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The United Nations Economic Commission for Europe (ECE) is one of the five regional commissions under the jurisdiction of the United Nations Economic and Social Council. It was established in order to promote economic cooperation and integrations among its Member States.

The Commission is composed of 56 Member States, most of which are based in Europe, as well as a few outside of Europe. Its transcontinental Eurasian and non-European Member States include: Armenia, Azerbaijan, Canada, Georgia, Israel, Kazakhstan, Kyrgyzstan, Tajikistan, Turkmenistan, the United States of America and Uzbekistan.[1]

History

The Commission was established by the Economic and Social Council on 28 March 1947 in order to "Initiate and participate in measures for facilitating concerted action for the economic reconstruction of Europe," as well as to "maintain and strengthen the economic relations of the European countries, both among themselves and with other countries of the world."[2]

It was established at the request of the United Nations General Assembly who called on the Economic and Social Council to create the Commission, as well as the Commission for Asia and the Far East, in order to "give effective aid to countries devastated by war."[3]

As the Commission was established towards the beginning of the Cold War, it faced difficulties in achieving its mandate of economic reconstruction of Europe due to the Iron Curtain. The work of the Commission had to concern itself only with questions that were of common interest to East and West, as to not cause confrontation.[4] However, since the fall of the Soviet Union, the United Nation's economic commissions have been expanding their activities in the former Soviet republics.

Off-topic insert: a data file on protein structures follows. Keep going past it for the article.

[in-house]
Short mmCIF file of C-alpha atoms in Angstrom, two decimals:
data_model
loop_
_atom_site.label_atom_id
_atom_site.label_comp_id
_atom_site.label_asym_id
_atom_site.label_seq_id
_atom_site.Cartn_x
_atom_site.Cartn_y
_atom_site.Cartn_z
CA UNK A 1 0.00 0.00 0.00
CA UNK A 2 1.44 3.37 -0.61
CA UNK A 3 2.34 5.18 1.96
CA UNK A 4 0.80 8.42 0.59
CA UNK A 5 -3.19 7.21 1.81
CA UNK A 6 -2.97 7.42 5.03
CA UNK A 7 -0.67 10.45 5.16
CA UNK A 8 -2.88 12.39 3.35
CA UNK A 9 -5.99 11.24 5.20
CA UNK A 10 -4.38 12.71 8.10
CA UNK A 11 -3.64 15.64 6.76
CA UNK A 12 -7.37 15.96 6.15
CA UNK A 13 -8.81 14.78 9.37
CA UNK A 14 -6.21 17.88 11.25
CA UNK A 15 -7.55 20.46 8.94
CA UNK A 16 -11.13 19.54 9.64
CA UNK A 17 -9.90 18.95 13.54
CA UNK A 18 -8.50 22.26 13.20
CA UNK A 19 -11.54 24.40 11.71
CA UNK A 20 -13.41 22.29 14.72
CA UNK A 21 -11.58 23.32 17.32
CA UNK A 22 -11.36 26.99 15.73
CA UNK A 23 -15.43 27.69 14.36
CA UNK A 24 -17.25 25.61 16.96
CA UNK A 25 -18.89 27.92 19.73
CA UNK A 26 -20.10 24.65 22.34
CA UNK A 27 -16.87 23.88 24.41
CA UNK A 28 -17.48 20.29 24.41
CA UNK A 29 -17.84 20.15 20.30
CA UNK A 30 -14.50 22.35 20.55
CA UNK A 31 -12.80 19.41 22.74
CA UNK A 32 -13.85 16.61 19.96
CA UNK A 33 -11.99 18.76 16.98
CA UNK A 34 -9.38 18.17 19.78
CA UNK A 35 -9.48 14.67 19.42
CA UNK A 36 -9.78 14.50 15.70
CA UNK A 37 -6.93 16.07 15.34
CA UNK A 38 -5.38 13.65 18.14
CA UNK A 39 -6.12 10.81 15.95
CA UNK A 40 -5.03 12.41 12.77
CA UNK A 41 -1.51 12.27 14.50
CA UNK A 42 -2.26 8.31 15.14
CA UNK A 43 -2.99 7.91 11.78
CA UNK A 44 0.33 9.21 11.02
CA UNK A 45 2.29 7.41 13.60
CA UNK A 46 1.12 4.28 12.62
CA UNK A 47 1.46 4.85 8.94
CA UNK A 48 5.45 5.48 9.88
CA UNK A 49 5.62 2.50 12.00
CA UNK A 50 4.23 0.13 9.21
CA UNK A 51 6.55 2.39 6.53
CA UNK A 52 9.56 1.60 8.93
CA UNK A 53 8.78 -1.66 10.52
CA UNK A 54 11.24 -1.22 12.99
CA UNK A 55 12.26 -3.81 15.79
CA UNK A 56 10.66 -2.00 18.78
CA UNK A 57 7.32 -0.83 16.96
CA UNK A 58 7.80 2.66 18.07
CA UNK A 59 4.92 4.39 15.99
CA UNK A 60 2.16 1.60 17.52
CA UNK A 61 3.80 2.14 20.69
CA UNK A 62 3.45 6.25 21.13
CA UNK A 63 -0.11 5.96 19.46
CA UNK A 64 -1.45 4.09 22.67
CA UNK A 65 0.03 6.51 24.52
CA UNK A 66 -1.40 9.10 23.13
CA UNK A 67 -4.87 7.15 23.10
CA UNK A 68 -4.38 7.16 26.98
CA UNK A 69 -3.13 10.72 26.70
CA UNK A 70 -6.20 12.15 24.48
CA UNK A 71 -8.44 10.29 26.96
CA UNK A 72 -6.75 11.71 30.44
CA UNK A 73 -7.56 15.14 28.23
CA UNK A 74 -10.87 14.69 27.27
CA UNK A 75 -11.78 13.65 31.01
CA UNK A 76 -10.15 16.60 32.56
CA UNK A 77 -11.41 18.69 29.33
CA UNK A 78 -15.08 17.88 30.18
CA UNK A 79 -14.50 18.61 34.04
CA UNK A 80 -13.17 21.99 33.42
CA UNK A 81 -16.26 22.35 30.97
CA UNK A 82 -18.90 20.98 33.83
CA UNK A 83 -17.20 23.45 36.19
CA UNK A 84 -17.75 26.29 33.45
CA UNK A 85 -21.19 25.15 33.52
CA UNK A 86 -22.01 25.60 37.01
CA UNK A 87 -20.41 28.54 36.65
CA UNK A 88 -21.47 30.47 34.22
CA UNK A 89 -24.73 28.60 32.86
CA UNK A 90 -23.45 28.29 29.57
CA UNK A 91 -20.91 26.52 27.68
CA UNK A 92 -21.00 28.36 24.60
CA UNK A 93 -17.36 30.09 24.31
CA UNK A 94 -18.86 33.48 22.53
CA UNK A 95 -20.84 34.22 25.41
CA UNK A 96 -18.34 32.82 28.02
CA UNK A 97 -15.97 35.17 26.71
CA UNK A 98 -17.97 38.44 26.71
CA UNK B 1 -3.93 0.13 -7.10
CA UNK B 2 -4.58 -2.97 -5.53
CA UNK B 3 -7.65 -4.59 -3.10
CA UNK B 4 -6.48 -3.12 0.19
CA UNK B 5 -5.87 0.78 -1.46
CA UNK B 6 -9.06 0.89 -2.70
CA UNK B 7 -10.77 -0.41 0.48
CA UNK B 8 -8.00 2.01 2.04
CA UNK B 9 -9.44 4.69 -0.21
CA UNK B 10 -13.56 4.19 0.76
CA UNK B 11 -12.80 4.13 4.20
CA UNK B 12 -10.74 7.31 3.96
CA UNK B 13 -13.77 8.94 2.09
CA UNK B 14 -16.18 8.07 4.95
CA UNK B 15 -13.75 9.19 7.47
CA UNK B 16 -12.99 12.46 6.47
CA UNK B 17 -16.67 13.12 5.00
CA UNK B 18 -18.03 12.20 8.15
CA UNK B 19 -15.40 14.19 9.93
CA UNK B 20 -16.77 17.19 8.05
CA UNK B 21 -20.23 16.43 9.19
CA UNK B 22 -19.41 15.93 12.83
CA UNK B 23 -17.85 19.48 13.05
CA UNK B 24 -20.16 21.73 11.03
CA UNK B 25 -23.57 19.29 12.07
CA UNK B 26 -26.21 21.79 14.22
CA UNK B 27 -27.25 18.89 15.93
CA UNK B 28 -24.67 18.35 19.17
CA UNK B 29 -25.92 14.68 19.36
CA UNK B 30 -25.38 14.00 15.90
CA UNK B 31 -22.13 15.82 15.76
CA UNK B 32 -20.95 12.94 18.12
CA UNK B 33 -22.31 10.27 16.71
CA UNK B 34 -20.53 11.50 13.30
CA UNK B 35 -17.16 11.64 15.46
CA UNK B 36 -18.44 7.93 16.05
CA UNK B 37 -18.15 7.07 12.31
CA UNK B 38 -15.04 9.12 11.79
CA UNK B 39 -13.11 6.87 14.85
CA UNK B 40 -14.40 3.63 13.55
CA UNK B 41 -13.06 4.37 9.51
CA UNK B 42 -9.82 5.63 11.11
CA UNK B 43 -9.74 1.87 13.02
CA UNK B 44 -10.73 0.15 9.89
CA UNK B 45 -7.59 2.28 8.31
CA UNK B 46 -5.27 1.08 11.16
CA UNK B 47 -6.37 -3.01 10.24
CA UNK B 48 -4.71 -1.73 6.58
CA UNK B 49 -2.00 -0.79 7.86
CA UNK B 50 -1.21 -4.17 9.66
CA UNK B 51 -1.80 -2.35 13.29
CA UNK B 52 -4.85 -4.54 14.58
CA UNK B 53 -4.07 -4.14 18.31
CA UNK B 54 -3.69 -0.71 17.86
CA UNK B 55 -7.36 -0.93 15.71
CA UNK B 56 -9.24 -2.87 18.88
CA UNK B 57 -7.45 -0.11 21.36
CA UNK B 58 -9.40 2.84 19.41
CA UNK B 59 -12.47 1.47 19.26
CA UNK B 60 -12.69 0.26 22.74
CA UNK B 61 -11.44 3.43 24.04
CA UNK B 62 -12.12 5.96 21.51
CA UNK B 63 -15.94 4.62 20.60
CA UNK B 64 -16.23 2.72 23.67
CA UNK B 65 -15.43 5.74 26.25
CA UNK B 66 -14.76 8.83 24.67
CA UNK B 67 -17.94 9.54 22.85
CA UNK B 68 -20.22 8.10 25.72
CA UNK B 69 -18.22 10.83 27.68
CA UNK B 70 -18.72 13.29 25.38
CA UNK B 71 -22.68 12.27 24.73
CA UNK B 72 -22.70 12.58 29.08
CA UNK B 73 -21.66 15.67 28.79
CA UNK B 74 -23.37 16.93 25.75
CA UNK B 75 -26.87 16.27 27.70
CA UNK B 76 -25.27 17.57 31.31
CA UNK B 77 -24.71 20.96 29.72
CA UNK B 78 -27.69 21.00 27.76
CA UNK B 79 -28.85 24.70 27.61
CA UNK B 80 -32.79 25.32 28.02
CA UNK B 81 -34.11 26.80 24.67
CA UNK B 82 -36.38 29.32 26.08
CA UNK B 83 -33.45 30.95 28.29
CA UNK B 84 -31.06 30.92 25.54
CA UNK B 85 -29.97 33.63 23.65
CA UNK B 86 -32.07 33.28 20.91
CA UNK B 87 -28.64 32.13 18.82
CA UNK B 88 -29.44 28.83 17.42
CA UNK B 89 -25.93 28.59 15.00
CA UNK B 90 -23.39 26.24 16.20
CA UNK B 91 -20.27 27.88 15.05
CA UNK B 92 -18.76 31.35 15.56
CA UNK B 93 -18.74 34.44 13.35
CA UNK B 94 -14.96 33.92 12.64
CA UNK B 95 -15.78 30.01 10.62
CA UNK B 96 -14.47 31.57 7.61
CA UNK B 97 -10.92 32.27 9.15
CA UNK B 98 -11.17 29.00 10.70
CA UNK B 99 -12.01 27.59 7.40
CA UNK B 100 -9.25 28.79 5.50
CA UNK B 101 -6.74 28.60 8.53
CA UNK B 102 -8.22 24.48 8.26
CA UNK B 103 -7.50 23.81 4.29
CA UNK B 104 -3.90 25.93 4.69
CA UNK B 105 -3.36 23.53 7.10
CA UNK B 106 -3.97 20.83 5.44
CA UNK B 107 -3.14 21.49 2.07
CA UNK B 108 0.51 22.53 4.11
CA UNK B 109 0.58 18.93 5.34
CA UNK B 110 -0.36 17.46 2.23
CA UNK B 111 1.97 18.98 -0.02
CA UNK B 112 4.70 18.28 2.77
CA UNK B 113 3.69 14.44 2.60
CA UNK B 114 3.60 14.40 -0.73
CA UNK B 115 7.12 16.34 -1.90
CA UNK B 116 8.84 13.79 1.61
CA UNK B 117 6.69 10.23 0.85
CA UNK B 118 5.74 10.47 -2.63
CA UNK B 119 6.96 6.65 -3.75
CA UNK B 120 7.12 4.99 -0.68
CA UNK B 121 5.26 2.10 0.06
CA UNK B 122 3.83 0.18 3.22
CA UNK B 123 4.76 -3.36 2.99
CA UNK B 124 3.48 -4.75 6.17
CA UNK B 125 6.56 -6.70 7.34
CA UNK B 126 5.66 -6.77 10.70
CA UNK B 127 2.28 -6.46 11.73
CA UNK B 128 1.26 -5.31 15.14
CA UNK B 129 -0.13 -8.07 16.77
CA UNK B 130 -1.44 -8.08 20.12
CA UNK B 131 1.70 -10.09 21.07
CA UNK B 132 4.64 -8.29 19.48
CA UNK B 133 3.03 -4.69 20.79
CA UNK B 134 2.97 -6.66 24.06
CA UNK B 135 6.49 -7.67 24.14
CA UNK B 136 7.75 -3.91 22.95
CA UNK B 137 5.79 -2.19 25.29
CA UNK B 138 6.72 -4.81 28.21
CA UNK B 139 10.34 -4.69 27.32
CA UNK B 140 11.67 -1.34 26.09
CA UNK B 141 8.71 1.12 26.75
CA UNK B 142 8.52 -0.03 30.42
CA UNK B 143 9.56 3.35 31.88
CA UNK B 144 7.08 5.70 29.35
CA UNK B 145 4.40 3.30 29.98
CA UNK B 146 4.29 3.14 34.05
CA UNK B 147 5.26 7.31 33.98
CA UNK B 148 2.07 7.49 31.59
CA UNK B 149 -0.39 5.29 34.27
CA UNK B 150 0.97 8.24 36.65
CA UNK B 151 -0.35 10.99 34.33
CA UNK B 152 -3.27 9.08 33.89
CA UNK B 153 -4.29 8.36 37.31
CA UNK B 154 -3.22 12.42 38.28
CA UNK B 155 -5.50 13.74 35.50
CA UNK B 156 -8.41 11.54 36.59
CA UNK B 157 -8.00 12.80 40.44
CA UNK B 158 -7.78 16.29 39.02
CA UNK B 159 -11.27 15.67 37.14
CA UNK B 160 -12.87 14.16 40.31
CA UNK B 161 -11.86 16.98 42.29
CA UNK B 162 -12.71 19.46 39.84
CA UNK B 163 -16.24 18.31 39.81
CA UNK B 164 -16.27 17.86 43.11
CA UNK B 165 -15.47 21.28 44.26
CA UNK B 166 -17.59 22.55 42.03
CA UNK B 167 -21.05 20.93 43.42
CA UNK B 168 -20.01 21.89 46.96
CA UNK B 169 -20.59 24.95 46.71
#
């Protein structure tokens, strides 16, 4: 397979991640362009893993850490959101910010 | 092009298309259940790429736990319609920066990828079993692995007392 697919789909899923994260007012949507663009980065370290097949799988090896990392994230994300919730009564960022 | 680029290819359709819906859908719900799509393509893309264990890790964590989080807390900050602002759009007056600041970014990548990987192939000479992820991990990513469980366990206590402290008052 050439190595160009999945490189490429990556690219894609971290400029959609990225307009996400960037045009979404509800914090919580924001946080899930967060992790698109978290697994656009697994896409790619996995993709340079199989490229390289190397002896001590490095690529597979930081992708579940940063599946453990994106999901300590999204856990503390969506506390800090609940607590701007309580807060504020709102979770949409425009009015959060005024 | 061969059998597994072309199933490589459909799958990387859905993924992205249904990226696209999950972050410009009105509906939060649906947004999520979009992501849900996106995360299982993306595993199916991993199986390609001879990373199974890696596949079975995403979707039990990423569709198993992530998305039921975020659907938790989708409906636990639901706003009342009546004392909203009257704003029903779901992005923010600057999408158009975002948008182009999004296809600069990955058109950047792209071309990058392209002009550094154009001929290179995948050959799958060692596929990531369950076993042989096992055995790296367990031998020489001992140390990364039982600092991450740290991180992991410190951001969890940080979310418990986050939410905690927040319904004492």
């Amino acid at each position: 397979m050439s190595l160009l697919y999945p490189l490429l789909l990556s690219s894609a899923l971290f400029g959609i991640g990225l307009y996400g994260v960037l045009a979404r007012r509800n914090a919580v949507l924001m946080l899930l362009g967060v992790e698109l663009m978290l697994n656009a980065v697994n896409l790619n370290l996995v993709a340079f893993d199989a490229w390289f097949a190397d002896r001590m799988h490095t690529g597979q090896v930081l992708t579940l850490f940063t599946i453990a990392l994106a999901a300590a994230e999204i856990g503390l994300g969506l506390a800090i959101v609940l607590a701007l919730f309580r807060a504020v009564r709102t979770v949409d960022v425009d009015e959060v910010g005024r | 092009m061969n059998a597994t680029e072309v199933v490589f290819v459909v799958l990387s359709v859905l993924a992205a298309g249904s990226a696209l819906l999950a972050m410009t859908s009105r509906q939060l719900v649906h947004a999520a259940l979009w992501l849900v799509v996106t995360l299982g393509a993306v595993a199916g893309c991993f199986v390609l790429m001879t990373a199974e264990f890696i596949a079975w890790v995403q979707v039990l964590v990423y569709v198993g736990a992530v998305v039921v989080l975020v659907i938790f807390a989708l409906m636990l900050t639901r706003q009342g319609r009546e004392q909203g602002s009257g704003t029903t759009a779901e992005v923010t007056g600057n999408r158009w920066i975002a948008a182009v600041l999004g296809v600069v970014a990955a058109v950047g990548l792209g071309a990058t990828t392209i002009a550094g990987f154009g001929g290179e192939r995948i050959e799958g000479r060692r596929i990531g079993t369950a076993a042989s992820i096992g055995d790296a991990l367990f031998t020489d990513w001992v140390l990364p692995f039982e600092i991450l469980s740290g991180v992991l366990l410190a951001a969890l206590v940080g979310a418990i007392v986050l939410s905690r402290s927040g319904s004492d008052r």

Member states

Map showing the member states of the commission.

The following are the member states of the commission, along with their date of admission:[1]

From 1982 to 2007 the IOS Press published the Statistical Journal of the United Nations Economic Commission for Europe on behalf of the UNECE.[19][20]

See also

References

  1. ^ a b United Nations Economic Commission for Europe (24 August 2016). "Member States and Member States Representatives". United Nations Economic Commission for Europe. United Nations. Retrieved 2 January 2019.
  2. ^ United Nations Economic and Social Council Session 4 Resolution 36. Economic Commission for Europe E/RES/36(IV) 28 March 1947. Retrieved 2 January 2019.
  3. ^ United Nations General Assembly Session 1 Resolution&#